The times, they are etcetera-ing. Jean Chrétien drew applause and a few whoops of joy at a fundraising dinner Tuesday night when he said that legislation decriminalizing possession of marijuana in Canada would soon be announced. "Don't start to smoke yet," he quickly cautioned the celebrants in the audience. Meanwhile, across the border, there are more than 236,000 drug offenders in state prisons. Hands up who's heading north.
Toke off Hoser! If it was just a bunch of hippie pinkos, no one would care. But when 69% of the Canadian public at large would prefer relaxed marijuana laws, maybe something might actually happen. And it's not like the government has studied this and suggested the same thing...oh wait, they did.
Drug War Roundup III A 70% increase in the price of cigarettes seems to have dropped the teenage smoking rate by 7%. On May 15 you heard the Drug War Czar say anti-drug ads were a flop. He announced a new campaign the next day. San Franciscan test subjects in a medical marijuana study say they're given "low-potency ditch weed." Subjects in a similiar study in Canada say the weed they're given is way too good. Lastly, Canada is debating whether to decriminalize smoking pot on the heels of a committee conclusion that it doesn't lead to hard drug use, committing more crimes or driving fast.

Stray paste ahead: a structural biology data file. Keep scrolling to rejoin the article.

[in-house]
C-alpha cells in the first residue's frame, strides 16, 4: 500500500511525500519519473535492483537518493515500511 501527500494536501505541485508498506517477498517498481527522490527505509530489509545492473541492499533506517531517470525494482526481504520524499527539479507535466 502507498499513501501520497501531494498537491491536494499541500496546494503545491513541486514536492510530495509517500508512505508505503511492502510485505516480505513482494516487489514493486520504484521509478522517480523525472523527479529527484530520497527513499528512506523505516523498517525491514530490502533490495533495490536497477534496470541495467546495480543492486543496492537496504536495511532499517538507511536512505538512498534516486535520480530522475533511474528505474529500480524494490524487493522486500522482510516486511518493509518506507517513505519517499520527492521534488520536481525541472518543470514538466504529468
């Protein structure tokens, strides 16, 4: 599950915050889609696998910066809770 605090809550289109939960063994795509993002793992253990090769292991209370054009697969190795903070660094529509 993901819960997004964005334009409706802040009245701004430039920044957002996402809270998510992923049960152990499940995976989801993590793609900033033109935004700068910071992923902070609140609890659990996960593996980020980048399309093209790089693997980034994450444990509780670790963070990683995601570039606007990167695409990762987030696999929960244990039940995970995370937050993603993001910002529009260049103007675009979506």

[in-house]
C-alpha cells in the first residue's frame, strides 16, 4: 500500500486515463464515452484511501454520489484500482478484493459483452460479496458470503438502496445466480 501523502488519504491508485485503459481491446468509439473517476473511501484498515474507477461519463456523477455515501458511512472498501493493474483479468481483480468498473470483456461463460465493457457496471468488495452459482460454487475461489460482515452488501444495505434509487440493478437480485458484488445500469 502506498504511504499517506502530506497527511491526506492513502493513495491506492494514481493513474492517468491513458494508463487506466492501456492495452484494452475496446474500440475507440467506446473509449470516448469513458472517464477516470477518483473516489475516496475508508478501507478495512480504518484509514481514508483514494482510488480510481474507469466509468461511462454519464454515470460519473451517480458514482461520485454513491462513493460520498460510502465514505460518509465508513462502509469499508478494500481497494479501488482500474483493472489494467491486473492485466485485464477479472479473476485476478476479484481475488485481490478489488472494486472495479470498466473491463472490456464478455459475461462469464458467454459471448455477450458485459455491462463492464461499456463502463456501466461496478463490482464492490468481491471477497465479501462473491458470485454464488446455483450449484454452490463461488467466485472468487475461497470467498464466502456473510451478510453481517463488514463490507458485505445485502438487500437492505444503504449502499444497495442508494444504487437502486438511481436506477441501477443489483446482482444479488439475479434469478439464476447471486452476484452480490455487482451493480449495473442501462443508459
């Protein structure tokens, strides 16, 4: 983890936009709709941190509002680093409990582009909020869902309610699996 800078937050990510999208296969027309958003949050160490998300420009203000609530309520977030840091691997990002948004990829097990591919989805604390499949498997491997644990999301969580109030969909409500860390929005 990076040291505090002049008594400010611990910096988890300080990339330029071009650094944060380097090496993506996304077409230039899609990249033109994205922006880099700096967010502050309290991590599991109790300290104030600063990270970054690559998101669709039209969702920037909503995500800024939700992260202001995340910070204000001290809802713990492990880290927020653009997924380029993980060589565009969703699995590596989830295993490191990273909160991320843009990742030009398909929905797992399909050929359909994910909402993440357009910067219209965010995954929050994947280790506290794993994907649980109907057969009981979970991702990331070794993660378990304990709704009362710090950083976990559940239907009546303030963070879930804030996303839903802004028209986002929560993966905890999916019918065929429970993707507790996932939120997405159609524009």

Can Renee get political asylum in Canada over drug charges? Over half of those in US federal prisons are in on drug charges, and one in five of those people are there on cannabis-related charges. In a word, this is wrong. It is time for Canada to once again act as the conscience of our neighbors to the south, as we did during the final days of slavery, providing a sanctuary at the end of the Underground Railroad; as we did in the final days of the Vietnam War, providing a haven for its conscientious objectors. Once again it is time to tell America, both firmly and with compassion, "what you are doing is wrong." To do so and to act thus, is a Canadian tradition and an obligation to the world at large.
If sniffer dogs can detect marijuana on clothing months after exposure, then why was a 15-year-old Ottawa high-school student suspended from school for two days when a sniffer dog apparently smelled pot on his winter coat? No other evidence was found. It seems to me that second-hand exposure ought to have been considered as a possibility here (cf. the Ross Rebagliati defence). The student has hired a high-profile lawyer. (Good for him.) Arbitrary school discipline at its best.
Marijuana use legal for terminally ill "Canada became the first country in the world on Monday to allow terminally ill patients to grow and smoke their own marijuana, overriding protests from doctors who said the decision could put them in an awkward situation."
B.C.'s top commodity: marijuana New police statistics suggest marijuana has become one of B.C.'s largest industries -- even bigger than logging -- with annual production valued at $6 billion.
...Imagine 6 billion in lost tax revenues...
...Imagine 6 billion in lost tax revenues...
Man, I love Ontario. Monday afternoon, an amazingly significant court trial ruled that possession of marijuana being criminal is unconstitutional, and that new laws need to be written.
The best marijuana is grown in Canada!? I would have never guessed.